1. Should I Expect My Lawyer To Involve Me In Important Decisions?
Absolutely. The lawyers’ ethical responsibilities require that they involve clients in the decision-making. The Rules of Professional Conduct all lawyers are required to abide by state, “A lawyer shall explain a matter to the extent necessary to permit the client to make informed decisions regarding the representation.” Moreover, Standard 4-5.2 of the ABA Standards for Criminal Justice lists a number of decisions that “are to be made by the accused after full consultation with counsel.” Don’t be fooled by movie and TV defense attorneys who often say things to clients like, “Do it my way or else.” The lawyers’ ethical codes recognize, cases belong to clients, not their attorneys. It is always the client, not the attorney, who pays a fine or serves the time.
2. How Do I Know Which Decisions Are Important Ones?
The American Bar Association Standards for Criminal Justice identifies decisions that are for clients to make after consultation with their attorneys. They include most basic and important decisions include:
What plea to enter (usually, guilty or not guilty);
Whether to accept a plea bargain;
Whether to waive a jury trial;
Whether to personally testify at trial; and
Whether to appeal.
Consultation is the key. Before making any decision, clients should insist on meeting with their attorney to review their options and the likely consequences of each.
3. Are There Other Decisions That I Should Think About Making?
Because each case is unique, no bright dividing line separates important decisions that the client should make from other decisions that lawyers can be expected to make. Generally, a decision is important if it is likely to have a substantial legal or non-legal impact on a client. Two lawyers handling the same case may sometimes reasonably disagree about whether to leave a particular decision to the client. In the final analysis, clients who want to make as many potentially important decisions as possible should do the following:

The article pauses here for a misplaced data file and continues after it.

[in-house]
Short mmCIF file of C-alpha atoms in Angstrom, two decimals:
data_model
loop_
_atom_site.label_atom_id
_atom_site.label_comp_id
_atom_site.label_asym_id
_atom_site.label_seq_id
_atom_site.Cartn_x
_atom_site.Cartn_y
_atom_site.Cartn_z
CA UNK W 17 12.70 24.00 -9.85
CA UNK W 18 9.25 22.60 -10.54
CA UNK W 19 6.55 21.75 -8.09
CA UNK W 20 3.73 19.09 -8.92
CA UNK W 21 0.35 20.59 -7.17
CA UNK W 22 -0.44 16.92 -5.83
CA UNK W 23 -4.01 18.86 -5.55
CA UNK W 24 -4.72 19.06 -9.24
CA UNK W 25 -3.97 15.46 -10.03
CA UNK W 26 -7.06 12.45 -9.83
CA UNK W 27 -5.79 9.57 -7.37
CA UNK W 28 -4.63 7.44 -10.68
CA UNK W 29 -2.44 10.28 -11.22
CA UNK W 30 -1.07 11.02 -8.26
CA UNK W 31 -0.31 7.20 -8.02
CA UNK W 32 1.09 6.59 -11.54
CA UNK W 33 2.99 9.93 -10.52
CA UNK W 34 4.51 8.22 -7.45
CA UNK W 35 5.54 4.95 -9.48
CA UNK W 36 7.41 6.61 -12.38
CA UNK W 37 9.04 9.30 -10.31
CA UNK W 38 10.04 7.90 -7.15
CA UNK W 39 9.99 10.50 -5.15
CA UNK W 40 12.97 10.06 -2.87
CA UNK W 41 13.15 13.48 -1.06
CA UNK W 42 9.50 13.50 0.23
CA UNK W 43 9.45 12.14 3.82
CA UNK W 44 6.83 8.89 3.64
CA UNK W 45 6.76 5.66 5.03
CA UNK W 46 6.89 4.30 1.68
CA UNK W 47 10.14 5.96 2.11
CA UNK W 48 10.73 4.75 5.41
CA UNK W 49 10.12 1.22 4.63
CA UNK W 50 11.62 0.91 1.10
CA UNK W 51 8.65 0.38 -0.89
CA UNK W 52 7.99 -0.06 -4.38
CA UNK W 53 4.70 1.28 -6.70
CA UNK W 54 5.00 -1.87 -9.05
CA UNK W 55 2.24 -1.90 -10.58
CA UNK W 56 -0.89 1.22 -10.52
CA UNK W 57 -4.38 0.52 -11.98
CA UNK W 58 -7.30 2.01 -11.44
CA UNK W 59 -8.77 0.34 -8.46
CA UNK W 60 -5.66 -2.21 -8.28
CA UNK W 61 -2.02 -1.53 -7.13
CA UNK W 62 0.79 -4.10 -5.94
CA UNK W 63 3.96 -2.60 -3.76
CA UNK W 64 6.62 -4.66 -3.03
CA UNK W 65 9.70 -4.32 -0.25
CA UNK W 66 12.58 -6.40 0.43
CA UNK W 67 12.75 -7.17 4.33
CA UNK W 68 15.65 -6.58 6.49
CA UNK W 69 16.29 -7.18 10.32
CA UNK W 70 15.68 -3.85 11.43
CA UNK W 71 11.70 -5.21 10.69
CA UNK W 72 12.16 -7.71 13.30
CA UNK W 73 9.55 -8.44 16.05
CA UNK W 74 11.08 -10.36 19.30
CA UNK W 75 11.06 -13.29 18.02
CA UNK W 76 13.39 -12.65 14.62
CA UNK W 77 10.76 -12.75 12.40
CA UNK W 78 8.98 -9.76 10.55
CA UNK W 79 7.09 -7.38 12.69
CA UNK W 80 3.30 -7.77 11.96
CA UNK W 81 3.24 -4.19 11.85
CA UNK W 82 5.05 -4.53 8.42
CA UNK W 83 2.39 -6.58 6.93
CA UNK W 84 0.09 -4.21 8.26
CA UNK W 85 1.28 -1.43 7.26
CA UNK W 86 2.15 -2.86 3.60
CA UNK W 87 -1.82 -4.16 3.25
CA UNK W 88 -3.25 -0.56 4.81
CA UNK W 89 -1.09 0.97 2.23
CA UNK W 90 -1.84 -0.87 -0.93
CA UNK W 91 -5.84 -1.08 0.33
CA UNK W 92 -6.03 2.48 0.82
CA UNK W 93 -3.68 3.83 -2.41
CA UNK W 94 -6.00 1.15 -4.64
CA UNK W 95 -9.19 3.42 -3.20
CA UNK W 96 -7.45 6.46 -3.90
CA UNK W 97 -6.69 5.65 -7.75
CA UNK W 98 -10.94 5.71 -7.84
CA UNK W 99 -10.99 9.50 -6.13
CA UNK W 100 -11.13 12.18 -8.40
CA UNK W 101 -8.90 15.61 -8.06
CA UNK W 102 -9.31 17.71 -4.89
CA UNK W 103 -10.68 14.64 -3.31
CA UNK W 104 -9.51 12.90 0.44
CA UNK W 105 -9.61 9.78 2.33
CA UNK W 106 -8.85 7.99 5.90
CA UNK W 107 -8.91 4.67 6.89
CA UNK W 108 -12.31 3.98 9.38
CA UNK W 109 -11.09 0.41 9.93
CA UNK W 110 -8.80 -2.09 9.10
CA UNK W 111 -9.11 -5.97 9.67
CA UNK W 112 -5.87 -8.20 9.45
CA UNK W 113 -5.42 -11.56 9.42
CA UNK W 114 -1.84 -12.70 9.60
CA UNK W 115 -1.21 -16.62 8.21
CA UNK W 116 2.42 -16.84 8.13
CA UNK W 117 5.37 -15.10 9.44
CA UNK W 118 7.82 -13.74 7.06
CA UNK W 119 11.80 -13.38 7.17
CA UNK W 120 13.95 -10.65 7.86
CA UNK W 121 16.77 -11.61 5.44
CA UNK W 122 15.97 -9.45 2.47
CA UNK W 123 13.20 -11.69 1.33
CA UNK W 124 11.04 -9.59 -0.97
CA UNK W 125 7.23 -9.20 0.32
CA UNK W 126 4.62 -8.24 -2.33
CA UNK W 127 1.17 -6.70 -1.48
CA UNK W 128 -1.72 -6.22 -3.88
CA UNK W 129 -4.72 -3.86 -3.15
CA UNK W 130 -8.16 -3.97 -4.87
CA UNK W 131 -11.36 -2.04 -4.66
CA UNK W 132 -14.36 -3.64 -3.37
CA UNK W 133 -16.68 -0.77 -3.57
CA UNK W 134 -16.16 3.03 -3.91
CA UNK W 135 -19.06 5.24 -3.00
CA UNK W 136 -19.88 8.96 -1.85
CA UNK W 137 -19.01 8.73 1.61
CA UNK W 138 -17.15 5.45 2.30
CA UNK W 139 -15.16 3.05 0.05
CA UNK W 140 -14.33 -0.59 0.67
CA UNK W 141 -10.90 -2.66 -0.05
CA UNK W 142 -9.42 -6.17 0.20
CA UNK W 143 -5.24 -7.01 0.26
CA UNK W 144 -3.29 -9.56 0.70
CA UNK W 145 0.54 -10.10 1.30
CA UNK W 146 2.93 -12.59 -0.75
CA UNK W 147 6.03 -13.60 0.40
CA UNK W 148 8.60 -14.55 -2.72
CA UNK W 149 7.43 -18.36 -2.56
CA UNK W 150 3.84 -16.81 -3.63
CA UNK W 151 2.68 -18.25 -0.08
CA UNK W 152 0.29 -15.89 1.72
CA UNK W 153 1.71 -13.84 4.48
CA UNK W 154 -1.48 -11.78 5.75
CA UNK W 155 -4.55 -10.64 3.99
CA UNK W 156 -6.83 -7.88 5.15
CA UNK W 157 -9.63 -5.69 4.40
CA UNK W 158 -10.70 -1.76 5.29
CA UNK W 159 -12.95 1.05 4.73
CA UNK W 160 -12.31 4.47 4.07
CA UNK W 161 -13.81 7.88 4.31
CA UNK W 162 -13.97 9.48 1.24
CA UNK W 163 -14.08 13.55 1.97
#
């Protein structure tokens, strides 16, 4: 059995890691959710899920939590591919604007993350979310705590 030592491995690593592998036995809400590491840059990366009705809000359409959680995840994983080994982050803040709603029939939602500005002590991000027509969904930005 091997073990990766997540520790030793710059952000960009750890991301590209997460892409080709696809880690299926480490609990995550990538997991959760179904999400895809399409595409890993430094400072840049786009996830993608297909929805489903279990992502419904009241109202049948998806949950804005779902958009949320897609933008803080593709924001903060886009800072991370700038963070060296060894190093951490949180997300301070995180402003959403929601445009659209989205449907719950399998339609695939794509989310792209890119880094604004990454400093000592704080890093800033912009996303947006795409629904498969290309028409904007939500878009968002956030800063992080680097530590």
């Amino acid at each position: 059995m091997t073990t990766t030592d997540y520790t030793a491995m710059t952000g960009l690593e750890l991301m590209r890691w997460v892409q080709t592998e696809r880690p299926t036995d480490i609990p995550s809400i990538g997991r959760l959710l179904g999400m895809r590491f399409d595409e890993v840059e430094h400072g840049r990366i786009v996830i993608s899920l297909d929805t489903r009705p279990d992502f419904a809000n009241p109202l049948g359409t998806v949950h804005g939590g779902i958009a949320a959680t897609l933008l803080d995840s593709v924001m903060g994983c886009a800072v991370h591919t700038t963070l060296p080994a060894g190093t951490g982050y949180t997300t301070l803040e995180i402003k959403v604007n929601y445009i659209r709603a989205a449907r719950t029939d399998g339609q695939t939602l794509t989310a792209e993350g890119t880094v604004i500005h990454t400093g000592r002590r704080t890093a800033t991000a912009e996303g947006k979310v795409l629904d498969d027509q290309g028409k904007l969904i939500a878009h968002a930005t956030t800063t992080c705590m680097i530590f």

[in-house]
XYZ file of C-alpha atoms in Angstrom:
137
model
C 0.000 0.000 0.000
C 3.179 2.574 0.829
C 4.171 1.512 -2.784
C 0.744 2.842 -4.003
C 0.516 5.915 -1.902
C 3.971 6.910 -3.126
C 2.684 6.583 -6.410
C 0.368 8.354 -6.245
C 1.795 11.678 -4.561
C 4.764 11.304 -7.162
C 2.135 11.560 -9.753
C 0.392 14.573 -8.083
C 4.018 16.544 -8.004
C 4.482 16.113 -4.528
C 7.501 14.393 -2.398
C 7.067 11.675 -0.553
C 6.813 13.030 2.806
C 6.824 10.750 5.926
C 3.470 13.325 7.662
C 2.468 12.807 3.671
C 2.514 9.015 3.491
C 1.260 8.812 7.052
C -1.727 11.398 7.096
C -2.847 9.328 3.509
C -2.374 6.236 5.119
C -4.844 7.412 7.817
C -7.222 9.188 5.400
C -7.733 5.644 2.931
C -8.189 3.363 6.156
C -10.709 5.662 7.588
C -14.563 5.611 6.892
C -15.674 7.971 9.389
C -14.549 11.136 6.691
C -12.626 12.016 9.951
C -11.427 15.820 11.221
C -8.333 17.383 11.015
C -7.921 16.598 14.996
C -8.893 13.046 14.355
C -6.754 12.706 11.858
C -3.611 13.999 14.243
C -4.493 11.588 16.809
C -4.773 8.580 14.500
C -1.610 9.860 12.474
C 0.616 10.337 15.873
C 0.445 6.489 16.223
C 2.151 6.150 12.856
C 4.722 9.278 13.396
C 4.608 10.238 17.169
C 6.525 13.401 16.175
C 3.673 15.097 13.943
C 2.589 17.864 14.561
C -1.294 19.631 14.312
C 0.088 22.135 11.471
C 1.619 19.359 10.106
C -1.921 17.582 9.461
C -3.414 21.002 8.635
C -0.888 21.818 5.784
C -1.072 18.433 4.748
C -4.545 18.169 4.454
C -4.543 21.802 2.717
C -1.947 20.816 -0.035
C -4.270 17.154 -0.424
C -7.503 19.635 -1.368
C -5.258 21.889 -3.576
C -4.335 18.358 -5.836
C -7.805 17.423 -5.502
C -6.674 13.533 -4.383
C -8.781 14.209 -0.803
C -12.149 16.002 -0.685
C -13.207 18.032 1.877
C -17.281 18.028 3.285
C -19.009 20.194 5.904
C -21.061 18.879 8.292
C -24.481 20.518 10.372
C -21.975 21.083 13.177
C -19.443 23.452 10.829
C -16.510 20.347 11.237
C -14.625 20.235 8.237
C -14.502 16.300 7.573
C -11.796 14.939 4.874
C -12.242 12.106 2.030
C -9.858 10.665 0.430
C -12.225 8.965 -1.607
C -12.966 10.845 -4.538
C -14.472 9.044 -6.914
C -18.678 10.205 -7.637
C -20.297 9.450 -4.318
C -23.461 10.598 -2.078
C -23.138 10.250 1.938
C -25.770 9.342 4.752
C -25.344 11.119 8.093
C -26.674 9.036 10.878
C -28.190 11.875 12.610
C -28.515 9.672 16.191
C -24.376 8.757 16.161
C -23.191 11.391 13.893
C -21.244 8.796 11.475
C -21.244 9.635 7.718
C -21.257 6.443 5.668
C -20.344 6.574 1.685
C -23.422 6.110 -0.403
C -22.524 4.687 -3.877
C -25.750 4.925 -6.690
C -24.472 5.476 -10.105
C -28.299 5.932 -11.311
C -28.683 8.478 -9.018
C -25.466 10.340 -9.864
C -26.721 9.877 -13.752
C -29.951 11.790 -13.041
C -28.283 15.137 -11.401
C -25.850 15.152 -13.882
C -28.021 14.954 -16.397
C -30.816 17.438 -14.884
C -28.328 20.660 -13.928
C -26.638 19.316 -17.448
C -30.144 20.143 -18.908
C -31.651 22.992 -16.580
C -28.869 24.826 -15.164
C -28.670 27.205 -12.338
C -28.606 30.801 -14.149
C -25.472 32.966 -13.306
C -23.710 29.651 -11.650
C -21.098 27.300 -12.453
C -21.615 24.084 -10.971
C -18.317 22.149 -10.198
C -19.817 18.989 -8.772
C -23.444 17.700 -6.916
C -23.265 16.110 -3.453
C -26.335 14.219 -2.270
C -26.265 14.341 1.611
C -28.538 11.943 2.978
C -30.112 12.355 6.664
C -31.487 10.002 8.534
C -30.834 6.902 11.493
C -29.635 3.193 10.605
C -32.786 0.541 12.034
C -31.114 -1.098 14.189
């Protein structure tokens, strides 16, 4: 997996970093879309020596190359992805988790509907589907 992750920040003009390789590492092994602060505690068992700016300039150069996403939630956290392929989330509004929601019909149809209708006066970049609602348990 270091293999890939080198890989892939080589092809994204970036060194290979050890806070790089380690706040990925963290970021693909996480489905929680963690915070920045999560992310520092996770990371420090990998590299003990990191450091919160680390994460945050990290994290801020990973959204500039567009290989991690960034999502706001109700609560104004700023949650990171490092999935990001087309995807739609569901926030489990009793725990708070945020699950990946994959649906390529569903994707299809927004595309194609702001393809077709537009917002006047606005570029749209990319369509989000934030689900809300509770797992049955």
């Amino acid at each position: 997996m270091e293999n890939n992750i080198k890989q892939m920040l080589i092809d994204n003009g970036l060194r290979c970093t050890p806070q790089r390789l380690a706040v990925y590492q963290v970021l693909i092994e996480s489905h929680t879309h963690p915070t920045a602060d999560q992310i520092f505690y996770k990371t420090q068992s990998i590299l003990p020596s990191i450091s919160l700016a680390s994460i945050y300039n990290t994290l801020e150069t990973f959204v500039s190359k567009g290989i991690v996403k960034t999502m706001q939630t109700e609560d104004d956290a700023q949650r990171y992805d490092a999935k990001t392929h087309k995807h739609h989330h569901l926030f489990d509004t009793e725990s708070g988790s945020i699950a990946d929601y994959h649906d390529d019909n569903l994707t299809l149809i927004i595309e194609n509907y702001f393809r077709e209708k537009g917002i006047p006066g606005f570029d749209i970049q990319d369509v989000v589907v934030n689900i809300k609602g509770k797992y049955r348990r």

Repeatedly tell their attorneys that they want to participate in the decision-making whenever feasible;
Include in their lawyers fee agreements a clause allocating decision-making to the client whenever feasible;
Insist that their lawyers counsel them with respect to their alternatives, and the likely consequences of each; and
Match deeds to words by making decision expeditiously as the opportunities arise.
4. If It's My Case, Why Can't I Make All The Decisions?
It simply isn’t feasible for clients to make all the decision regarding their cases. Some decisions an attorney needs to make because of his/her professional experience and, because of the spontaneous nature of that procedure. Decisions like how to pick the jury are largely beyond the control of the clients. Similarly, in the heat of a trial, attorneys often need to make judgment calls on the spot about how to question a witness and cannot confer with the client for each question. Nevertheless, some trial-related decisions that defense attorneys should make only after consultation with clients include:
What witness to call;
Whether and how to cross-examine prosecution witnesses;
What trial motions to make; and
What evidence to introduce.
Many attorneys think these decisions should be entirely in their hands. Clients who want a voice in as many decisions as possible should discuss their wishes with their attorneys at the outset of the case.
5. My Lawyer Is Urging Me To Accept A Plea Bargain; I Want To Go To Trial. Who Gets To Make The Decision?
You hire a lawyer for a reason: because you need his/her expertise in handling the types of charges you are faced with. However, this doesn’t mean the client and attorney will see eye to eye all the time. Assuming that a client’s decision is neither unethical nor illegal ('My decision is that you should bump off the prosecution witness”), the lawyer is the client’s agent and must either carry out the client’s decision or convince the judge to let him withdraw from the case. Client should expect lawyers in such circumstances to prepare documents which explain that the client voluntarily chose to ignore the attorney’s advice. The lawyer will do this to protect against later claims of incompetence.
7. What Information Do I Need To Intelligently Decide Whether To Plead Guilty Or To Make Other Important Decisions?